The current situation for LGBT Teachers in Ireland.
Section 37.1 of the Employment Equality Act 1998* effectively allows religious-run institutions such as schools and hospitals to discriminate against any person who is deemed to undermine the “religious ethos” of the institution.
This means that in over 90% of Irish primary schools, many teachers who identify as Lesbian, Gay, Bisexual or Transgender live and work with the fact that their jobs may not be safe, that they may miss out on job opportunities or promotions, and can experience homophobic bullying and exclusion in the workplace.
Irish Employment Equality Law does not protect these employees from being openly discriminated against on the grounds of their sexual orientation.
As a result, few LGBT teachers are open about their sexuality with their fellow staff members or in the wider school community. Their struggle for employment equality remains a silent one, as the majority of teachers and parents have no knowledge of Section 37.1 and the majority of those in managerial positions refuse to openly address the situation.
Breaking the Silence
Many incredible LGBT groups and organisations, politicians and activists are working towards the elimination of Section 37.1 in order to put an end to this cruel, undignified and unnecessary piece of legislation.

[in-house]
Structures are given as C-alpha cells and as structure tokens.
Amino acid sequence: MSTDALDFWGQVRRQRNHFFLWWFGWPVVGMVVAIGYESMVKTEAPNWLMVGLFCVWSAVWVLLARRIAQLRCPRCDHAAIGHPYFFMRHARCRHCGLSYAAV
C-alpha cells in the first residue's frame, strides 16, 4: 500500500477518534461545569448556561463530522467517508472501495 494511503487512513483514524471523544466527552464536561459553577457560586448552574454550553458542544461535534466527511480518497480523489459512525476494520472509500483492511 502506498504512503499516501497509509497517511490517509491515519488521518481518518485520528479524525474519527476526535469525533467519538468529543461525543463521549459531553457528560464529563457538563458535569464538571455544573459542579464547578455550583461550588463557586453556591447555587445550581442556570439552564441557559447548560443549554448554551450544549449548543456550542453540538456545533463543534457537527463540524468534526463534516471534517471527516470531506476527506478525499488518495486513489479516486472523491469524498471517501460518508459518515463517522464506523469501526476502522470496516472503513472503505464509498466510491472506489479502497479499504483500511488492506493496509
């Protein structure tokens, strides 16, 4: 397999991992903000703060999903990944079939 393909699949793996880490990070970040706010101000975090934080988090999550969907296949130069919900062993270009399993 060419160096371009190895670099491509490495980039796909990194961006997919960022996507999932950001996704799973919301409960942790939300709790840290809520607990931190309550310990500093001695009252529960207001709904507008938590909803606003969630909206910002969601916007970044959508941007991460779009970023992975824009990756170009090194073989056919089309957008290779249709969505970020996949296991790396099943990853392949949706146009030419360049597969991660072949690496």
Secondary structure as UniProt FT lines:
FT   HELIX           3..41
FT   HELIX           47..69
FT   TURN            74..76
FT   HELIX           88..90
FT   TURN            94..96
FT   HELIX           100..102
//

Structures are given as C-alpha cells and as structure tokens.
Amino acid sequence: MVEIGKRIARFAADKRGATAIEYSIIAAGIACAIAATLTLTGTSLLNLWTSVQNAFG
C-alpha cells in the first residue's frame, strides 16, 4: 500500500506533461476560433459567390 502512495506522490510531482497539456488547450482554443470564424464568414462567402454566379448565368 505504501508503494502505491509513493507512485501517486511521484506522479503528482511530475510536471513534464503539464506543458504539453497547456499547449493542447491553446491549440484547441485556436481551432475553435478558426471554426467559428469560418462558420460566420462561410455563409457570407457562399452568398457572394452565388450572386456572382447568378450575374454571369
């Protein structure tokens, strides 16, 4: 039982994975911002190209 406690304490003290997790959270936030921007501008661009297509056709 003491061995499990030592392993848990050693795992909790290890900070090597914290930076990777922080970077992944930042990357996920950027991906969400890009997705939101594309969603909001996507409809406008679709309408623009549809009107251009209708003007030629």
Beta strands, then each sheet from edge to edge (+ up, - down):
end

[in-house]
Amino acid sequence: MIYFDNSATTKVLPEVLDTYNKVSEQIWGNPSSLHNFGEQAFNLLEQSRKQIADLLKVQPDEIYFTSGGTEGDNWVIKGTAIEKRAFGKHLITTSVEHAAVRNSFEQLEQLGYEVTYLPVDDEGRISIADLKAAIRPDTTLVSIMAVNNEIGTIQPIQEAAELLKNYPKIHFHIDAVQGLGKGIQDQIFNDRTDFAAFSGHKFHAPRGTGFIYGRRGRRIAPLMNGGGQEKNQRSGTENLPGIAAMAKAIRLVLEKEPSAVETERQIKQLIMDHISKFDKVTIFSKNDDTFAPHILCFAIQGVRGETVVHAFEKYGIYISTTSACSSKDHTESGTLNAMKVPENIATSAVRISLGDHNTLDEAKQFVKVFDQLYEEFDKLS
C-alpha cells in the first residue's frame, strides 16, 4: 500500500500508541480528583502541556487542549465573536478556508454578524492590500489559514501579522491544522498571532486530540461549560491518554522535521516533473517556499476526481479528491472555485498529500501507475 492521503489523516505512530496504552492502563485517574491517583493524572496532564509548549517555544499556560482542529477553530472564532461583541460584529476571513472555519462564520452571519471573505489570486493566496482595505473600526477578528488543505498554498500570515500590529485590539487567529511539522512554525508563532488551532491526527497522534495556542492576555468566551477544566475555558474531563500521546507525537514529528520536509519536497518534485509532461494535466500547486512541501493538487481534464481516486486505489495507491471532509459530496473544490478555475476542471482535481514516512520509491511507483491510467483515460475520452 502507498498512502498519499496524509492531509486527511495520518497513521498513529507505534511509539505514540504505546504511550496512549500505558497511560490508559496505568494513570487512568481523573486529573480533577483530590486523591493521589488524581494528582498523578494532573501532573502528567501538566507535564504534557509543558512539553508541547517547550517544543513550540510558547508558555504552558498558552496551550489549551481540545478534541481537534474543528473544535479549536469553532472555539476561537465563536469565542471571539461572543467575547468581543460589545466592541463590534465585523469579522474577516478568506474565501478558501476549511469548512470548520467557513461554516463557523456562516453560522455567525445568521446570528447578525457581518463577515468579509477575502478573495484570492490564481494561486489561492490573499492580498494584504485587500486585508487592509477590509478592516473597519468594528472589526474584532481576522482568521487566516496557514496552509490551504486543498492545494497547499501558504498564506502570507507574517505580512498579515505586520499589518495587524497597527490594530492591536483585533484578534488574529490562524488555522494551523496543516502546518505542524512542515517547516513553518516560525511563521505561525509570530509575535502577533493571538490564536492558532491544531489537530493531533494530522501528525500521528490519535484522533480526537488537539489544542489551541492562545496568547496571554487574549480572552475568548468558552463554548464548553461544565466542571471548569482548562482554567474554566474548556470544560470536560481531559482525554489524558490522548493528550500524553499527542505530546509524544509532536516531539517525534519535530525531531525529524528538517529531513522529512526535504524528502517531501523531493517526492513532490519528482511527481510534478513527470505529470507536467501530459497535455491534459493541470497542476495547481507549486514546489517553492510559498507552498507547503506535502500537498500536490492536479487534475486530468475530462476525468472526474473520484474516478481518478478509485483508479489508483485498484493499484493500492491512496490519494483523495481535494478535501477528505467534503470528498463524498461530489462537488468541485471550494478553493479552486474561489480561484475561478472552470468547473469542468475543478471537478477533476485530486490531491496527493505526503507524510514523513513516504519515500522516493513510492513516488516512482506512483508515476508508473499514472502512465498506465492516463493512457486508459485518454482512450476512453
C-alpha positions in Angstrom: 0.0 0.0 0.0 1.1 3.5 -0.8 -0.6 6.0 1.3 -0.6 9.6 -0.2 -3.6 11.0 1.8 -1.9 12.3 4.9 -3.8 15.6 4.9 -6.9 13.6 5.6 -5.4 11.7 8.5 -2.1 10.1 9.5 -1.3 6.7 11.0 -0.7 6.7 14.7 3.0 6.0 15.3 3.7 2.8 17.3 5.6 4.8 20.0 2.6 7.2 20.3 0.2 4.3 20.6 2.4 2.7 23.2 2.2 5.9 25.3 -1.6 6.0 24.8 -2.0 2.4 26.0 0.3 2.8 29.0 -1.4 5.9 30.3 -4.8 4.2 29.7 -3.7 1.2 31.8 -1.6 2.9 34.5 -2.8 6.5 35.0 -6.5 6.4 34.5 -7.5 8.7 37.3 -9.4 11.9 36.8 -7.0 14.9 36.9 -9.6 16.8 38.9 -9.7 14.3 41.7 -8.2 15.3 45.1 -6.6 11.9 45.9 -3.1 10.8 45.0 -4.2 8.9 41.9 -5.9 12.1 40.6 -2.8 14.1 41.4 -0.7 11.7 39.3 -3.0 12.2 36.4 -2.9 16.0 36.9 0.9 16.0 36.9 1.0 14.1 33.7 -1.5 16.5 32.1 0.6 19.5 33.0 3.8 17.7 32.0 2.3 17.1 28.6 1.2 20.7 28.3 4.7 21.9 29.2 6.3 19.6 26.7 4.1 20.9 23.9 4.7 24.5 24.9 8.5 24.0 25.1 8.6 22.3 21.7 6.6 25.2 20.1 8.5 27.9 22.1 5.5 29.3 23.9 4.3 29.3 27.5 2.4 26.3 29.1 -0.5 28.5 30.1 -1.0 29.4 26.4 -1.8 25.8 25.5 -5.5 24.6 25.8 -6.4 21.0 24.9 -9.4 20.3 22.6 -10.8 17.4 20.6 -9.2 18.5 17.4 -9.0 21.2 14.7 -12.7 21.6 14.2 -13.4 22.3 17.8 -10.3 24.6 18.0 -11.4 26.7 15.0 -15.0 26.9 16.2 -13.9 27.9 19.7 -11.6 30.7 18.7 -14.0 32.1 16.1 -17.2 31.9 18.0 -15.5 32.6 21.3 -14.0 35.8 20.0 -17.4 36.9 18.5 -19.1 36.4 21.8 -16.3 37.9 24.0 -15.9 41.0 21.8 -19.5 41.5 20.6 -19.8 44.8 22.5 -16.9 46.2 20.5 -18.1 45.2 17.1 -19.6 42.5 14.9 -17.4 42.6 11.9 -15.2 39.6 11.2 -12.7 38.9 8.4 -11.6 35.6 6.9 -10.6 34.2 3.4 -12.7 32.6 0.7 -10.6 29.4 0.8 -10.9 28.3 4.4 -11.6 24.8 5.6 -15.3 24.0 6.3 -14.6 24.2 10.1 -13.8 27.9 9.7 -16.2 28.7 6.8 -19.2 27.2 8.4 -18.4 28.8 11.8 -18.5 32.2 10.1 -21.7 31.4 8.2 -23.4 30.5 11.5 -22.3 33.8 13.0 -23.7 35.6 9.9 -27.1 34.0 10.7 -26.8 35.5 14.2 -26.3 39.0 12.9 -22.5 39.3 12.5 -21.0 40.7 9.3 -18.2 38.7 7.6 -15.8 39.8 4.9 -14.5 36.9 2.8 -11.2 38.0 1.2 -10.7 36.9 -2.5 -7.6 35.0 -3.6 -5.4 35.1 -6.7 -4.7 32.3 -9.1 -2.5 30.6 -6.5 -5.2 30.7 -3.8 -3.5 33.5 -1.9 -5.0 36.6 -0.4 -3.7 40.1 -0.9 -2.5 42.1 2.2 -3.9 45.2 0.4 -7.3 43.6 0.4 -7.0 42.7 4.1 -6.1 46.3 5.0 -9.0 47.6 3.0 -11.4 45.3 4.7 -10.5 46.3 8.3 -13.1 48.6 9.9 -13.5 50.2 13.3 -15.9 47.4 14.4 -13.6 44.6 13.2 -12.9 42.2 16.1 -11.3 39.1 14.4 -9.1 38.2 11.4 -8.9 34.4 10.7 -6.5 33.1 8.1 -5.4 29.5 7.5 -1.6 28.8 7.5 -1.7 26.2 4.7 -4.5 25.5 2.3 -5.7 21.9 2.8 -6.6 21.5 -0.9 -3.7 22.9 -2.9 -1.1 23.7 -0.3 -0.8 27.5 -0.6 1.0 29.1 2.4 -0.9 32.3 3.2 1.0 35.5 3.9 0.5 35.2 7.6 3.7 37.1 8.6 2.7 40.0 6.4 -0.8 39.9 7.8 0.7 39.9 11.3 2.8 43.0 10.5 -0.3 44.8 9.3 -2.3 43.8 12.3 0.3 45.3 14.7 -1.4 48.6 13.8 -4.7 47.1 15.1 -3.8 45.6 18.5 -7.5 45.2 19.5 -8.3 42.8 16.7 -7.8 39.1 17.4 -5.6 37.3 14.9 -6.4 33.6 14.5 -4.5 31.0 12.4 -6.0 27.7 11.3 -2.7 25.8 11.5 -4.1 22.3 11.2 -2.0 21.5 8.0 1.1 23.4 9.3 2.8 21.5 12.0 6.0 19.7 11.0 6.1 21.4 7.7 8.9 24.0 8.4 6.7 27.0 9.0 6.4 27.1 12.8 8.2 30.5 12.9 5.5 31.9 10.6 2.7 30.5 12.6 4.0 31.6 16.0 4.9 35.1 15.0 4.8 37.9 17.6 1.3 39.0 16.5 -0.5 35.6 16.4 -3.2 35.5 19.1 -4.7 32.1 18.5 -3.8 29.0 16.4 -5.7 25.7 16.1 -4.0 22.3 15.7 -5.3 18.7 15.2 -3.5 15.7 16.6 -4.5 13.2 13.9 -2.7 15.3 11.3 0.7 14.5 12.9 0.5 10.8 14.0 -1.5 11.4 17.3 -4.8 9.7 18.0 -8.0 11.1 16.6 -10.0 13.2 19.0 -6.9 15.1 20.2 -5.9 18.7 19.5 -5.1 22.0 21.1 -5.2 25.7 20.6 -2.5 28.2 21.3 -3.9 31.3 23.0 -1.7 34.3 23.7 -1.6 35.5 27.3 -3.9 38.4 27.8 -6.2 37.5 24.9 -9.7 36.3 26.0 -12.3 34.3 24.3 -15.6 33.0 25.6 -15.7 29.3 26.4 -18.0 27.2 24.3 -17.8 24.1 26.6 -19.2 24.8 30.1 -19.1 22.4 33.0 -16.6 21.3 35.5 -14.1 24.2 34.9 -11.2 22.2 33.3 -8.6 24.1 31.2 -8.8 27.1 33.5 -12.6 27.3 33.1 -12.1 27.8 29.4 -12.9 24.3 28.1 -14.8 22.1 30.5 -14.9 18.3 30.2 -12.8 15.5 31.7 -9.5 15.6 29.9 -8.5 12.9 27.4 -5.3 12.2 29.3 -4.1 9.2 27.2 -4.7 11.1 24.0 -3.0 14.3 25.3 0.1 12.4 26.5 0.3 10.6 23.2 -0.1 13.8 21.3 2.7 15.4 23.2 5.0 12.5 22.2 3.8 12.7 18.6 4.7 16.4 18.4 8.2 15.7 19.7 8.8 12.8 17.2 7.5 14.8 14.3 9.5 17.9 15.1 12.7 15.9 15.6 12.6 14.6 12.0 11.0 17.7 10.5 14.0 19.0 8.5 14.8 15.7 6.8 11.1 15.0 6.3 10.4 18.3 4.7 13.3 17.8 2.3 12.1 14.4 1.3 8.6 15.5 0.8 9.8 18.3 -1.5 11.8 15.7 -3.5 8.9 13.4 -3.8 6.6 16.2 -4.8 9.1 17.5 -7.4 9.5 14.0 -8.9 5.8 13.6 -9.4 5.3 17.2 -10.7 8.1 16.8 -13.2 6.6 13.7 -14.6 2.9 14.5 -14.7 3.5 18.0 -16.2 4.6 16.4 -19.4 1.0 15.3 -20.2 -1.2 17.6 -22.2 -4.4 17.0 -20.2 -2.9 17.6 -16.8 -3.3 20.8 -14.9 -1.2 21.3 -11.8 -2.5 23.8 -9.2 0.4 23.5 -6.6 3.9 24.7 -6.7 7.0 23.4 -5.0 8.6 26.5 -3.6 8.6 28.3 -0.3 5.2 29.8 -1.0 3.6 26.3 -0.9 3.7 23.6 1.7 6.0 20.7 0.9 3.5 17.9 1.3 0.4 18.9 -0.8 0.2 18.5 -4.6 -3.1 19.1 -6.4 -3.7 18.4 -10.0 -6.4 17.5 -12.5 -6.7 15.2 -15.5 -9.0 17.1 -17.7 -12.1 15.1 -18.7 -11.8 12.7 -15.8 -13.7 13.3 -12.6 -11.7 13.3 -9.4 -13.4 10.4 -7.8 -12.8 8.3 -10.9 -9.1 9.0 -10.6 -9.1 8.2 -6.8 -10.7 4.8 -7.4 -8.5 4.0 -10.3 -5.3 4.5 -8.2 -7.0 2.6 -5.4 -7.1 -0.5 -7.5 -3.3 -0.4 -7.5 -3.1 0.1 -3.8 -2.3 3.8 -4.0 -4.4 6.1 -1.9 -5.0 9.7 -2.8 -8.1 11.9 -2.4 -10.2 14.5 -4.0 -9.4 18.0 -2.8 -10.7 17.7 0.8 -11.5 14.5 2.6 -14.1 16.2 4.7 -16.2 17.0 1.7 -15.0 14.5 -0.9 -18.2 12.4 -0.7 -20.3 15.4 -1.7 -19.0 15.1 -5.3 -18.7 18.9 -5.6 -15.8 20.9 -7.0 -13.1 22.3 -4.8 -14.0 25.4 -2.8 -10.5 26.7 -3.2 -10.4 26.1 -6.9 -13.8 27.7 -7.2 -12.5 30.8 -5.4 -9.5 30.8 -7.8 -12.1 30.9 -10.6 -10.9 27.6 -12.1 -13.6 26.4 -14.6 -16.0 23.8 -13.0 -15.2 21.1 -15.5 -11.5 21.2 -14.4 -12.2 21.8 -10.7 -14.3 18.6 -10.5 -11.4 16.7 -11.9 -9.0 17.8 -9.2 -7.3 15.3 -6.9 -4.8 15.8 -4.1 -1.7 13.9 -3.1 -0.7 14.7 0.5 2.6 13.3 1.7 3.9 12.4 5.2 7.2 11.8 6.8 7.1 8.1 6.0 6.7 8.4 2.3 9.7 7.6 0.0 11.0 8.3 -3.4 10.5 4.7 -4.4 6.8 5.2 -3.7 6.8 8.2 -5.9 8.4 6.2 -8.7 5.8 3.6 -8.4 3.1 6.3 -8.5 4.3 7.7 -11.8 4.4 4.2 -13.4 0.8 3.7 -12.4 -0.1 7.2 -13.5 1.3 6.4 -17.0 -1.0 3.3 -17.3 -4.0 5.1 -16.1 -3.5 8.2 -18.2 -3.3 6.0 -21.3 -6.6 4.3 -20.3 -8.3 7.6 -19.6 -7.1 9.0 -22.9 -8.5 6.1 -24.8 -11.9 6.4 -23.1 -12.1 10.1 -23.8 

But without the voices of those directly affected by Section 37.1 being heard, this the subject remains under the public radar. If it is not addressed head on by all those involved, Section 37.1 cannot be confronted, questions cannot be asked, opinions cannot be challenged, support cannot be given, and lessons cannot be learned. The issue of Section 37.1 will continue to be pushed aside by the people who have the power to remove this piece of legislation.
Some LGBT teachers are beginning to make their voices heard in their schools and in the media. This blog is an opportunity for other LGBT teachers to tell their personal stories – the highs and lows of working in one of the most conservative professions in the country and the effect employment discrimination has on their lives, their relationships and on the quality of their teaching.
Please send your stories to email@example.com.